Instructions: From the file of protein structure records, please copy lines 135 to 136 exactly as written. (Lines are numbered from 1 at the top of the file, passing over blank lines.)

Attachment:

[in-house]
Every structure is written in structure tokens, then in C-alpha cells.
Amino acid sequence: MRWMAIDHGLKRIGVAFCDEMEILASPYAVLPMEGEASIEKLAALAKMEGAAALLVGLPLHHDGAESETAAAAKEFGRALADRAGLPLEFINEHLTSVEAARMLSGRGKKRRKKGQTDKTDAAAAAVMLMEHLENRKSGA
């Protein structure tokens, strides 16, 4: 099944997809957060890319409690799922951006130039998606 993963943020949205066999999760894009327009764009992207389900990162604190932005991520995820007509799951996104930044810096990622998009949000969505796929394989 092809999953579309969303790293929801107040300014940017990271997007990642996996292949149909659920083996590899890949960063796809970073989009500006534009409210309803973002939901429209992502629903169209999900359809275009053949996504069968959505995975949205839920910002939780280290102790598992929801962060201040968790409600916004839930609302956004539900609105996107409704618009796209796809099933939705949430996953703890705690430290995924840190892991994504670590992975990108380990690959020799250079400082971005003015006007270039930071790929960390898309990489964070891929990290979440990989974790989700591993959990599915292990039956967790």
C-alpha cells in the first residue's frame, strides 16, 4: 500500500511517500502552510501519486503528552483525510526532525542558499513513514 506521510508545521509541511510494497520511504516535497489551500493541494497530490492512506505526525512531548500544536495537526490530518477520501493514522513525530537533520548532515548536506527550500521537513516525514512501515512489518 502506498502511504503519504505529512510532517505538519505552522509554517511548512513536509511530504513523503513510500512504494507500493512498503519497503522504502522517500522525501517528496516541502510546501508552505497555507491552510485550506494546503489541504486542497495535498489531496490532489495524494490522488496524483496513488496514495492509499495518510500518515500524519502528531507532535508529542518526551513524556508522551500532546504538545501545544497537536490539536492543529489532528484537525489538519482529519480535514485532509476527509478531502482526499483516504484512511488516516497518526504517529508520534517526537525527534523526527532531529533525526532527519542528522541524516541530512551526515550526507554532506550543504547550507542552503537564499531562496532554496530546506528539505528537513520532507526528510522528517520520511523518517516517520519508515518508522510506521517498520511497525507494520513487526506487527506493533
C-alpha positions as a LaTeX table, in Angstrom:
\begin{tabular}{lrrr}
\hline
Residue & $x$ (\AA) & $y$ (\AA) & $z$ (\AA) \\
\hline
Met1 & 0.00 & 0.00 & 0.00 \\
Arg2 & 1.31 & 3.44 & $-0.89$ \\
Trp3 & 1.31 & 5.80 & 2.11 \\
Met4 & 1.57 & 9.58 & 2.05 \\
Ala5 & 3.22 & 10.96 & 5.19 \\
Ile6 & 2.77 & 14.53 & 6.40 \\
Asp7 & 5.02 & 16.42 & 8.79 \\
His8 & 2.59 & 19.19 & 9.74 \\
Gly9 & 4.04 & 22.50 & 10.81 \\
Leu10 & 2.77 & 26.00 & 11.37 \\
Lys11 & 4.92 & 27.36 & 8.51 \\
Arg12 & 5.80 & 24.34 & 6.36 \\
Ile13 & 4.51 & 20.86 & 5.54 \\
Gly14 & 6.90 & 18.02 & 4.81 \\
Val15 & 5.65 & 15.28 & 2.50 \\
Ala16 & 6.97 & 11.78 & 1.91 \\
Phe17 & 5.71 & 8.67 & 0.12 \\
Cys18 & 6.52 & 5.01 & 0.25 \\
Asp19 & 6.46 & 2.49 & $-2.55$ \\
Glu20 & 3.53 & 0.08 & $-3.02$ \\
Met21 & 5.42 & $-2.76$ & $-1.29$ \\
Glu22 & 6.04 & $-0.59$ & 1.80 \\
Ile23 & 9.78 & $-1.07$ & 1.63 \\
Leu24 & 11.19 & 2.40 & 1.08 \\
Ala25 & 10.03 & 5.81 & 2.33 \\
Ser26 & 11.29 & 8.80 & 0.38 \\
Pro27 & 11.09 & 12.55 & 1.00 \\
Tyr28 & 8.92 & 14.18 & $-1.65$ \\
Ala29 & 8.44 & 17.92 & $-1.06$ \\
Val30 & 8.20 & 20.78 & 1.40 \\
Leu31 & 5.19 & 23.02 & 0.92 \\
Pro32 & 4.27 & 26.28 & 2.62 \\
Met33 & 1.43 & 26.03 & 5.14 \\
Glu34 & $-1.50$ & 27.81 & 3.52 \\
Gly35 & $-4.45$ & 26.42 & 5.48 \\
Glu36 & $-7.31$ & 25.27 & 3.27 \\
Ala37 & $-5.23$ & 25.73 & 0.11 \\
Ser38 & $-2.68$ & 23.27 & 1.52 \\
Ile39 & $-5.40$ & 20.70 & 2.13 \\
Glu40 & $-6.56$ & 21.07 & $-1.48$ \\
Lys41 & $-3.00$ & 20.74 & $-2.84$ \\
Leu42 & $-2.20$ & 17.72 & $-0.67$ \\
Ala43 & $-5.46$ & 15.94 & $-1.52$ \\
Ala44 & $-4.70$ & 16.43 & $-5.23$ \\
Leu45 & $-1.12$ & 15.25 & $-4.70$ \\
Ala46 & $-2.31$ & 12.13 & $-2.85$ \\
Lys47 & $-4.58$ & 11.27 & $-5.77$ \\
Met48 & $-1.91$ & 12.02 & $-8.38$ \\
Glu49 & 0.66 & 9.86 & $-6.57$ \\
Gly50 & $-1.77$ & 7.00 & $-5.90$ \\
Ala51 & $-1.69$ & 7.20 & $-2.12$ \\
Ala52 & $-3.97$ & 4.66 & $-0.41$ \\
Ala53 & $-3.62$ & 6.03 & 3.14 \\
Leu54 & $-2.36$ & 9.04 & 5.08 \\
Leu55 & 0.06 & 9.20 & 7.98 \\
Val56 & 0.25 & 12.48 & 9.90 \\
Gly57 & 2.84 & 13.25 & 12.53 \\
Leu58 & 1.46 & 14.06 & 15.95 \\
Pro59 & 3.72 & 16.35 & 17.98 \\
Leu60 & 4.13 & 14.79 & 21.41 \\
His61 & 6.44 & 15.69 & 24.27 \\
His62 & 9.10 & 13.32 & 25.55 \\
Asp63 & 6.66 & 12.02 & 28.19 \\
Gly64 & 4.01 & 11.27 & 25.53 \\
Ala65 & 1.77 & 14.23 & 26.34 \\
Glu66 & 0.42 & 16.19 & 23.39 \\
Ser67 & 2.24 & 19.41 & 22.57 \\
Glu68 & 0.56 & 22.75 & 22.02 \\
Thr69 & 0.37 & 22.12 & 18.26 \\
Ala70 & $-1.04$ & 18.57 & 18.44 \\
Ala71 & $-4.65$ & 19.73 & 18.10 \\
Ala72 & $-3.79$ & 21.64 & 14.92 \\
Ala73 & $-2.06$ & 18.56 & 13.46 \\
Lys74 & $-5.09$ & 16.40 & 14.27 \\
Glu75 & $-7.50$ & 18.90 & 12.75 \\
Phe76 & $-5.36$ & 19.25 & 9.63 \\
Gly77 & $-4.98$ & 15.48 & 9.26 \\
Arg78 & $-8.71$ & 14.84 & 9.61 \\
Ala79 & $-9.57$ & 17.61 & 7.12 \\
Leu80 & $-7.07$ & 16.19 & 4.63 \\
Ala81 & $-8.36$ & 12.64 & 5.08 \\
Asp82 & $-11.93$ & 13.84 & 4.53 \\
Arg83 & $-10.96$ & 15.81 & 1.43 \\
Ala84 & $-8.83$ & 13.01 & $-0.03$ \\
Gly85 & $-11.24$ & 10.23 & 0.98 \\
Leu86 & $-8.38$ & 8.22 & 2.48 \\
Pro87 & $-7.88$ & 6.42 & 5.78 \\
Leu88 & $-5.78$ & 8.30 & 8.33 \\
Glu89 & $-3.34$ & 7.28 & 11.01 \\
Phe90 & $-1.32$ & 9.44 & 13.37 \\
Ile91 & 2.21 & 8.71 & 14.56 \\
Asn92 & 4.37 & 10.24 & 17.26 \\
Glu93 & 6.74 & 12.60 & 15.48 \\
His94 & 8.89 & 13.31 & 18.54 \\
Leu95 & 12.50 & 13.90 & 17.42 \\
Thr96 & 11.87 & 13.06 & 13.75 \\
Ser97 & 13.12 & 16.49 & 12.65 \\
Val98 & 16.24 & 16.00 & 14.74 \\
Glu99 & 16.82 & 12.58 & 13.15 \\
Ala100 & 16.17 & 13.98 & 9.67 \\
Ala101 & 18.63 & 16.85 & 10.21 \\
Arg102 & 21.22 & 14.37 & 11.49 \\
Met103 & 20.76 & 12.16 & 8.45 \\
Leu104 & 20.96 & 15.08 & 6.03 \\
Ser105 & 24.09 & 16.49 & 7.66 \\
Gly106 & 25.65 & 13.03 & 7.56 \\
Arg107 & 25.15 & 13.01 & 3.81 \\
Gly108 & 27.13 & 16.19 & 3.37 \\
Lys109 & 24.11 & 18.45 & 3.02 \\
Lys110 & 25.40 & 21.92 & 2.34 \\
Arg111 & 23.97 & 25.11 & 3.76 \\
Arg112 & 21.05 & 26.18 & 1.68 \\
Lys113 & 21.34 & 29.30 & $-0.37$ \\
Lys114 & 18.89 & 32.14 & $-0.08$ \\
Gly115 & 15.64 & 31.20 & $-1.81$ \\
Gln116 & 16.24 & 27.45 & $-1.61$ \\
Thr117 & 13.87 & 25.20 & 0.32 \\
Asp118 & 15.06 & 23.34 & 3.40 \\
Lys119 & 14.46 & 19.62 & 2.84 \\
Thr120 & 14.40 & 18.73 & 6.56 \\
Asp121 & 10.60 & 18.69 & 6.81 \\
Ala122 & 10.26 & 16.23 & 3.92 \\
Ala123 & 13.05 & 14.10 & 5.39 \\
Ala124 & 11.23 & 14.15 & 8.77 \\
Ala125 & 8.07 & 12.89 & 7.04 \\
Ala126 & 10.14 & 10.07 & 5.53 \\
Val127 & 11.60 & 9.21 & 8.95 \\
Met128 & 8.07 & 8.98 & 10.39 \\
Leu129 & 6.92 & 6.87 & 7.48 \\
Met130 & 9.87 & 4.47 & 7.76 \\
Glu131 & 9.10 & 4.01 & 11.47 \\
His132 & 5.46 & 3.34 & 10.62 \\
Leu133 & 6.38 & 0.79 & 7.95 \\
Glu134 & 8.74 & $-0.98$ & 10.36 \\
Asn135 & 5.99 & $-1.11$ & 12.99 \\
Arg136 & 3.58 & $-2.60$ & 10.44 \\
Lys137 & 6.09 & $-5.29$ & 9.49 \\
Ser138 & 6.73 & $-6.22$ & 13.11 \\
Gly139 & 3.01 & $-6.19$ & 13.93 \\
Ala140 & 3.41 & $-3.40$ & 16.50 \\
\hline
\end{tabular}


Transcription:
Ala125 & 8.07 & 12.89 & 7.04 \\
Ala126 & 10.14 & 10.07 & 5.53 \\